Oracle Database 11g Release 2 Data Guard Setup using Oracle Grid Control
This article describes the creation of a standby database using Oracle Database 11g Release 2 and the Oracle Grid Control. The article assumes the following servers are present.
- Grid Control (10.2.0.5). An example installation can be found here.
- A primary database server, with Oracle Database 11g Release 2 software installed and an existing database present. An example installation can be found here.
- A standby database server with a software-only installation of Oracle Database 11g Release 2. Setup and installation is the same as the previous server, with the exception of the software-only installation.
- Both database servers should have a Grid Control agent installed. An example installation can be found here.
With this setup in place, the standby database is created and managed from Oracle Grid Control as follows.
Standby Database Creation
Navigate to the “Availability” tab of the primary database server (Targets > Databases > (Primary Database Name) > Availability). Click on the “Add Standby Database” link under the “Data Guard” section of the page.
On the resulting page, click on the “Add Standby Database” link.
Accept the “Create a new physical standby database” option by clicking the “Continue” button.
Accept the “Perform an online backup of the primary database” and “Use Recovery Manager (RMAN) to copy the files” options by clicking the “Next” button.
Enter the “Primary Host Credentials”, if they have not already been defaulted as a preferred credentials, then click the “Next” button.
Enter the name of the standby host and its host credentials, then click the “Next” button.
Select the “Keep file names and locations the same as primary database” option, then click the “Next” button.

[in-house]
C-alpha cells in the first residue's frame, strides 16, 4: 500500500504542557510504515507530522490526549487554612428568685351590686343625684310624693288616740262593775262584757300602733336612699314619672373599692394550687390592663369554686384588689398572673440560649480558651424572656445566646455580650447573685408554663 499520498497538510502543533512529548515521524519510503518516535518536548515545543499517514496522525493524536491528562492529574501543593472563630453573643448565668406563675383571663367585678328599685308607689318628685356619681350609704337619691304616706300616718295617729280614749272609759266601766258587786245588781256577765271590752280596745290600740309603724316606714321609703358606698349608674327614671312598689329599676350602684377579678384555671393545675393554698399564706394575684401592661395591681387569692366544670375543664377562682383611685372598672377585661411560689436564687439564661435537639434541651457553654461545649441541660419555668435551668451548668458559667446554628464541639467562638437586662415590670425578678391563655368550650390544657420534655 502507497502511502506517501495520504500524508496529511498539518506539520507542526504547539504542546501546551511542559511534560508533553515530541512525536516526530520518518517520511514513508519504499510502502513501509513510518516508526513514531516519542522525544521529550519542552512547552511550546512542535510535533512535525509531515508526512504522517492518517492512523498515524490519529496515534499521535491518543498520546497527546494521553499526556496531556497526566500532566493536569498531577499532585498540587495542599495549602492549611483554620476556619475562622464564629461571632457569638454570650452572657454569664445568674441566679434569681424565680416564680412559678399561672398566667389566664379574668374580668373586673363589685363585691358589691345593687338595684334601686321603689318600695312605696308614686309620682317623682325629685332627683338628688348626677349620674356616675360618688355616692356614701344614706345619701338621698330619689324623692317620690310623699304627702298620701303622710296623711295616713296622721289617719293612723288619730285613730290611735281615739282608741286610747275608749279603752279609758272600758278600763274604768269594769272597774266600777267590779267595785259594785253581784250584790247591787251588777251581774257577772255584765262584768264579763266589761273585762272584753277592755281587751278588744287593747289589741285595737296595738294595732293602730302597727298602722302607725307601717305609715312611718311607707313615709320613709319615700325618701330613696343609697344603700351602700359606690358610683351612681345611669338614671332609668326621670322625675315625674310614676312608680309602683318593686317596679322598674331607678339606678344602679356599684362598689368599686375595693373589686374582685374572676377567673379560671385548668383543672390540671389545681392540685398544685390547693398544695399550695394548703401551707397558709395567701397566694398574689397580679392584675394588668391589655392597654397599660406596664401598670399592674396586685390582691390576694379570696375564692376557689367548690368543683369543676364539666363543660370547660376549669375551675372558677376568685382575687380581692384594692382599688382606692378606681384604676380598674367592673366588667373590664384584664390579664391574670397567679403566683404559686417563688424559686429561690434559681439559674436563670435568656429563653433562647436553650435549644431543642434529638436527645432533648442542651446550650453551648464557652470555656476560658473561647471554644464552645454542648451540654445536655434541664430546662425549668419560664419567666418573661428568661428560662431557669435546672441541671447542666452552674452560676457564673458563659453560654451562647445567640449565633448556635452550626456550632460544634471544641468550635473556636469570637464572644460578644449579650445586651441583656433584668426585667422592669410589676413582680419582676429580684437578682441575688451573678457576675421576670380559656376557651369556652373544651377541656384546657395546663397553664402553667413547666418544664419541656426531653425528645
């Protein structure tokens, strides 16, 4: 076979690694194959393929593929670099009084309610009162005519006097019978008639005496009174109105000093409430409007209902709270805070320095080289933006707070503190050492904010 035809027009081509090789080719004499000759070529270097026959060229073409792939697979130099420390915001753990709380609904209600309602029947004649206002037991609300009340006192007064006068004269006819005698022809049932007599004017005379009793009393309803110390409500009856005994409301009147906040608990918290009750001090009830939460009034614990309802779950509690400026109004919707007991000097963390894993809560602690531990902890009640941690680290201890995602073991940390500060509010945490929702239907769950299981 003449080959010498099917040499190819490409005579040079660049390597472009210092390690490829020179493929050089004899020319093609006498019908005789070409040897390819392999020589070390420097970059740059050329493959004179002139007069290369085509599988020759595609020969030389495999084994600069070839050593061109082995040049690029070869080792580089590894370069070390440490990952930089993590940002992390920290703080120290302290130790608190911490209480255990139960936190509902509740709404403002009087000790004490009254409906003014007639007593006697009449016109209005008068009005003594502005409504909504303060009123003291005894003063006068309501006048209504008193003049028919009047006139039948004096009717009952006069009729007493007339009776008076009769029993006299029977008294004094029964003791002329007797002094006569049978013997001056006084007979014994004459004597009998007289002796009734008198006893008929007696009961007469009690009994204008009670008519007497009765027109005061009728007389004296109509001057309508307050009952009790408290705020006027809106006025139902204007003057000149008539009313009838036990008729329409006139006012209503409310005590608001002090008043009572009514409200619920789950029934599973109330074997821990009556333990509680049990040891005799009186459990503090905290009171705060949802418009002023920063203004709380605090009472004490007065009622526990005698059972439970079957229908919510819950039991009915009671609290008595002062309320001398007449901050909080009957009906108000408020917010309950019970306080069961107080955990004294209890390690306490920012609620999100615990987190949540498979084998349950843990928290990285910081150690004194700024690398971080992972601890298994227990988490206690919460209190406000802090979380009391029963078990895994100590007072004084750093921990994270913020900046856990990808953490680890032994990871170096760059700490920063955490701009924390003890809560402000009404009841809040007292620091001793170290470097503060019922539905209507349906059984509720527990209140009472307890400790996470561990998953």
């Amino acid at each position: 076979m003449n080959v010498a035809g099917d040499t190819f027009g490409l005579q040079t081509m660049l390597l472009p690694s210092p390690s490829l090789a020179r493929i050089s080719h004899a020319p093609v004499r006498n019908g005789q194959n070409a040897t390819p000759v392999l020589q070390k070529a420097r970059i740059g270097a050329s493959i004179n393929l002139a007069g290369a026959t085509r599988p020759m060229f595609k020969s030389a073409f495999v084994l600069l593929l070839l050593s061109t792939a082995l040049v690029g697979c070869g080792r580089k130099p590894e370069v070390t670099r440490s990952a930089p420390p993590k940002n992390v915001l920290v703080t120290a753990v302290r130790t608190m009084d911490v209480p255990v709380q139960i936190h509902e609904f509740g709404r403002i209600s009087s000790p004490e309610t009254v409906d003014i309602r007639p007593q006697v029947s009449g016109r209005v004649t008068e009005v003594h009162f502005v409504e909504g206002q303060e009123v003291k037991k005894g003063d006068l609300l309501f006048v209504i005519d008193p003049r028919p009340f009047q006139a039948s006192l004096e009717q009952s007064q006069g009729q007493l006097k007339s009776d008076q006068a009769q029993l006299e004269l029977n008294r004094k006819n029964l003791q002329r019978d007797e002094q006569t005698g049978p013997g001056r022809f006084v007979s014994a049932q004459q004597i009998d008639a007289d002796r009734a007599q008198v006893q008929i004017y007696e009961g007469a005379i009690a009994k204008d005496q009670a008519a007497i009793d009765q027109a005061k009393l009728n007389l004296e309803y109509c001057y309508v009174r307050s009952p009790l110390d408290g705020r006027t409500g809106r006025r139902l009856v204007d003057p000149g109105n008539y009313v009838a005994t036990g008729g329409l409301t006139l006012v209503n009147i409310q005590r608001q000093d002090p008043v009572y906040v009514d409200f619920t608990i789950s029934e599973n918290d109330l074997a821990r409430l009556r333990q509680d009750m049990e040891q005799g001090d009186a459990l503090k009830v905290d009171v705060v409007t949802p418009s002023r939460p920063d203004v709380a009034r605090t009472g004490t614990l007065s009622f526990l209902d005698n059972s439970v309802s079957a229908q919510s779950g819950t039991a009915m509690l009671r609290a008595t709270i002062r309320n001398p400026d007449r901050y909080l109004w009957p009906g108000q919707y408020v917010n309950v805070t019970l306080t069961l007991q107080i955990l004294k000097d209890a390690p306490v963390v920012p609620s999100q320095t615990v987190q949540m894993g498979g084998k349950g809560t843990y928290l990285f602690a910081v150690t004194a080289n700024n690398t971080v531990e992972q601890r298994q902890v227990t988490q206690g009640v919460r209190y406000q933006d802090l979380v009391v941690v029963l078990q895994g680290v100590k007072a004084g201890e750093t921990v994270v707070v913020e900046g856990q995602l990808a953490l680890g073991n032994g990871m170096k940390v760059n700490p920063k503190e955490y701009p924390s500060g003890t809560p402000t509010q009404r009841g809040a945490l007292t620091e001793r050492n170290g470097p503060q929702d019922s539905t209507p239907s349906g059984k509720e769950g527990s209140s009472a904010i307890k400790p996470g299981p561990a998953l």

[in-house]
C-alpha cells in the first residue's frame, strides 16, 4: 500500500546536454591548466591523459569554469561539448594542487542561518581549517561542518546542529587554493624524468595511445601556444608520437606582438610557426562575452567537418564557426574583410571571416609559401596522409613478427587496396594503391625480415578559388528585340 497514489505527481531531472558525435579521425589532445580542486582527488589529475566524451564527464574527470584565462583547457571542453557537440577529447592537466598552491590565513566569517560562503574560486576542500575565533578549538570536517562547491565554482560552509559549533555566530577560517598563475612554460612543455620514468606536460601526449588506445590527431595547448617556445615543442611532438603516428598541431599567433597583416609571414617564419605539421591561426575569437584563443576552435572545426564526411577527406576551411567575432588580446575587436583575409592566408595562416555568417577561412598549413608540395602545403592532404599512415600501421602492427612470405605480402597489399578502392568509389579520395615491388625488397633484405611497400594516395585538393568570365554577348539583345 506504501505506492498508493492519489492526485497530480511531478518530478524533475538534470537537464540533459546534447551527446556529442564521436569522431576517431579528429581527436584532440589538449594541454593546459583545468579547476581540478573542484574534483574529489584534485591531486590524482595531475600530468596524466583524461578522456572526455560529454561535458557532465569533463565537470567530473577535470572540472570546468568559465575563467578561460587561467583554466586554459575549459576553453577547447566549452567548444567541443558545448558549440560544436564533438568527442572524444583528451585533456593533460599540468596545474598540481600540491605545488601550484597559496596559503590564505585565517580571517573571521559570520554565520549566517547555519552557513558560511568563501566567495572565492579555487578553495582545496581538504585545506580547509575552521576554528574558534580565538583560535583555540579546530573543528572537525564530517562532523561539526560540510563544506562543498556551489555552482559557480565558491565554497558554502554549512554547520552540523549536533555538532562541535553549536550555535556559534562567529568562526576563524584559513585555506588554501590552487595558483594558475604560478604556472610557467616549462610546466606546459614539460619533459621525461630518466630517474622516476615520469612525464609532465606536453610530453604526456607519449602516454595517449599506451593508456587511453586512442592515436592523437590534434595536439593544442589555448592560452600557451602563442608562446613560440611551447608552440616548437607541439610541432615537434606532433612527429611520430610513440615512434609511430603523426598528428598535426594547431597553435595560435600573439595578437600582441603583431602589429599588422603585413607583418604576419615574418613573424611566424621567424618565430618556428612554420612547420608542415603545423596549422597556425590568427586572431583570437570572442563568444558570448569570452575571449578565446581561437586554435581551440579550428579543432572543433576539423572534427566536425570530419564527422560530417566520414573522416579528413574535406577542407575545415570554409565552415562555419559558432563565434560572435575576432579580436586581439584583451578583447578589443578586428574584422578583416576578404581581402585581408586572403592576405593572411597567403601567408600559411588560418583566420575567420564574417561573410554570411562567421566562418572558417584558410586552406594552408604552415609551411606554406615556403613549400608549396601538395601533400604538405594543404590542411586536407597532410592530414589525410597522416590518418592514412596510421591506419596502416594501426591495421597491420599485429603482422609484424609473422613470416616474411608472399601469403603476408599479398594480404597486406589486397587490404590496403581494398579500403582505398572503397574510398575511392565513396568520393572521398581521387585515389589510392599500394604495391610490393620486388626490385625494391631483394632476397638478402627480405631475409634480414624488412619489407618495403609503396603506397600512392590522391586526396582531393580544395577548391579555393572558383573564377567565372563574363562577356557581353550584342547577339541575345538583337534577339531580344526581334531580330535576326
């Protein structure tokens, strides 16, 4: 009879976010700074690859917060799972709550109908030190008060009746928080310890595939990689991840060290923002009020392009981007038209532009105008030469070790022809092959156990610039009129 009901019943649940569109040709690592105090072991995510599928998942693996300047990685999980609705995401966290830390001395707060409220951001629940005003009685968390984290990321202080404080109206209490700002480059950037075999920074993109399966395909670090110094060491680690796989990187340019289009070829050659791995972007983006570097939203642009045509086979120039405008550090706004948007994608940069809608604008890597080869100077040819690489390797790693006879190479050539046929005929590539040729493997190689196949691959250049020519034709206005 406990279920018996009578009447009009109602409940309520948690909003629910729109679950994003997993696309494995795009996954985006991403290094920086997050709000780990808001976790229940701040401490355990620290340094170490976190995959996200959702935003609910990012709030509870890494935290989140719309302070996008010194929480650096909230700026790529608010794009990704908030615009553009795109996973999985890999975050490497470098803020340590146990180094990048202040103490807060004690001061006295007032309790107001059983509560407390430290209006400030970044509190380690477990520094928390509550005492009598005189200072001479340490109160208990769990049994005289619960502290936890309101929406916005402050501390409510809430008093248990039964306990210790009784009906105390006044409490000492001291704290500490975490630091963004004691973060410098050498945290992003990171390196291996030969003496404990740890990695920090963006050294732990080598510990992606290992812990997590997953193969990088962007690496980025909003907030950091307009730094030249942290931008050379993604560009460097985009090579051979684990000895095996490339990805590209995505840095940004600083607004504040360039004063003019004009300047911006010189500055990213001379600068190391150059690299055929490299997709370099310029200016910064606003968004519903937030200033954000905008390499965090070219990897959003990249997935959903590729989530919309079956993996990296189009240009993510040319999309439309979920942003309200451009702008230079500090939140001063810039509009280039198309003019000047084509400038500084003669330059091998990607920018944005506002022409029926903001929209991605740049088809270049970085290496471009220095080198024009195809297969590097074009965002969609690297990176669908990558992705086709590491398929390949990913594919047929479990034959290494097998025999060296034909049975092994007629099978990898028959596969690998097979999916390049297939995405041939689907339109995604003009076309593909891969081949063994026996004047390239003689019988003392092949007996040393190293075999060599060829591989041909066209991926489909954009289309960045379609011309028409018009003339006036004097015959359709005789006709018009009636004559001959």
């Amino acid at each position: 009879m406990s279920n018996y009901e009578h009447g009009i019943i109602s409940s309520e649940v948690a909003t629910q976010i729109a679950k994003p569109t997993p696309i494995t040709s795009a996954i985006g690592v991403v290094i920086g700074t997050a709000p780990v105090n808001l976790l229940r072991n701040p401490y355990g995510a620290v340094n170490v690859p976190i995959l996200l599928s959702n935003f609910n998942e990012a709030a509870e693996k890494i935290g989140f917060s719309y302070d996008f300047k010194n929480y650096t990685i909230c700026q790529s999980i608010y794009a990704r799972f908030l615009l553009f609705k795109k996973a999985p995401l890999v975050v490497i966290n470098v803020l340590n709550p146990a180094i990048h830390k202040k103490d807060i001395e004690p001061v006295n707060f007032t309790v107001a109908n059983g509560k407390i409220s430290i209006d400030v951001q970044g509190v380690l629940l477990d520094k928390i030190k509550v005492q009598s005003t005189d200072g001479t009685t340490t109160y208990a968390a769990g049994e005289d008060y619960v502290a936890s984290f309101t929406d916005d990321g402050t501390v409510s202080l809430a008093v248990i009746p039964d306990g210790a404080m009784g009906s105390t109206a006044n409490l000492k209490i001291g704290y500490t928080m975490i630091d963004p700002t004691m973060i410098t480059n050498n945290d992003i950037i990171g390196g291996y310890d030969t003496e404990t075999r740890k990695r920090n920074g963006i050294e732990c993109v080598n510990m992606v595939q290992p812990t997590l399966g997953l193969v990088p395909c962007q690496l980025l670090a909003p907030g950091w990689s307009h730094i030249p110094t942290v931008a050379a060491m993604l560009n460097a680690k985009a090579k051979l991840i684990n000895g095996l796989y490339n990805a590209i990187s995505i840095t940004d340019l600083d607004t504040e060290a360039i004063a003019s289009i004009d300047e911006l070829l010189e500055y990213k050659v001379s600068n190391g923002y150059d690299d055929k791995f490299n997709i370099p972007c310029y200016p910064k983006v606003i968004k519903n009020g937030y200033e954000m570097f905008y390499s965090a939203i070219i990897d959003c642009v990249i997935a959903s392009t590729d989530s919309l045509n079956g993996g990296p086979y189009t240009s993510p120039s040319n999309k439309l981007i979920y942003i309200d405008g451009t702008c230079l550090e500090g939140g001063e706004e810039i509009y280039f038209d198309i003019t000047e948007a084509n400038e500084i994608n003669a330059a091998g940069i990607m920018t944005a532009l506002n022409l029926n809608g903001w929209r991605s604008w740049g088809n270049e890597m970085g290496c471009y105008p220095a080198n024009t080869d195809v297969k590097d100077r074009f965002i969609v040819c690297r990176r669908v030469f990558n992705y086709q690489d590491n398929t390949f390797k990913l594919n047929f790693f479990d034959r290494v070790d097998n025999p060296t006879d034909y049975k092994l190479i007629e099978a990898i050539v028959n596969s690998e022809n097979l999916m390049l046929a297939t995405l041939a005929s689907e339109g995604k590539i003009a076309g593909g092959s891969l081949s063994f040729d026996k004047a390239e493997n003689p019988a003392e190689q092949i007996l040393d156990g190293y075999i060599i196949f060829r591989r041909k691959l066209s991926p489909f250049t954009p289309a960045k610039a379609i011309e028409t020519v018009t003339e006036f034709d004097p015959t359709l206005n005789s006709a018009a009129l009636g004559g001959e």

Enter a “Database Unique Name” and “Target Name” and select the “Use SYSDBA monitoring credentials” option, then click the “Next” button. Notice the “Use Data Guard Broker” option is checked.
If you are happy with the information on the review page, then click the “Finish” button.
Wait while the first section of processing completes.
Once the basic processing is complete, you are presented with the Data Guard “Setup and Manage” screen. Towards the bottom of the screen is a list of available standby databases, with the new standby database listed. The status of the new database is “Creation in process”. Clicking on this status link gives a breakdown of the current processing.
Expand the “Task: DBClone” node for a more detailed status of the operation.
The image below shows an example of the expanded progress.
When the standby database creation is complete, the “Setup and Manage” screen will display a status of “Normal” for the standby database.
The “Availability” tab now includes several new links in the “Data Guard” section.
To perform a switchover, navigate to the “Setup and Manage” screen, select the standby server you wish to become the new primary server, then click the “Switchover” button.
Accept the “Swap Monitoring Settings” and “Transfer Jobs” options by clicking the “OK” button.
Wait while the switchover processing takes place.
Once complete, the “Setup and Manage” screen shows the primary and standby roles have been reversed.
The “Data Guard” section of the “Availability” tab includes a “Performance” link. Click on this link to monitor the performance of the standby database.
If the database load is too low to stress the standby server, a built in test application can be run to stress test it. The test application is started by clicking the “Start” button under the “Test Application” section.
Clicking on the graphs drills down into additional information. When you have finished monitoring the standby performance click the “Stop” button to stop the test application.
Once the test application is stopped, the performance information gathered is still available.
For more information see:
- Oracle8i Standby Database
- Oracle9i DataGuard
- Oracle Data Guard Broker
- Oracle Data Guard Concepts and Administration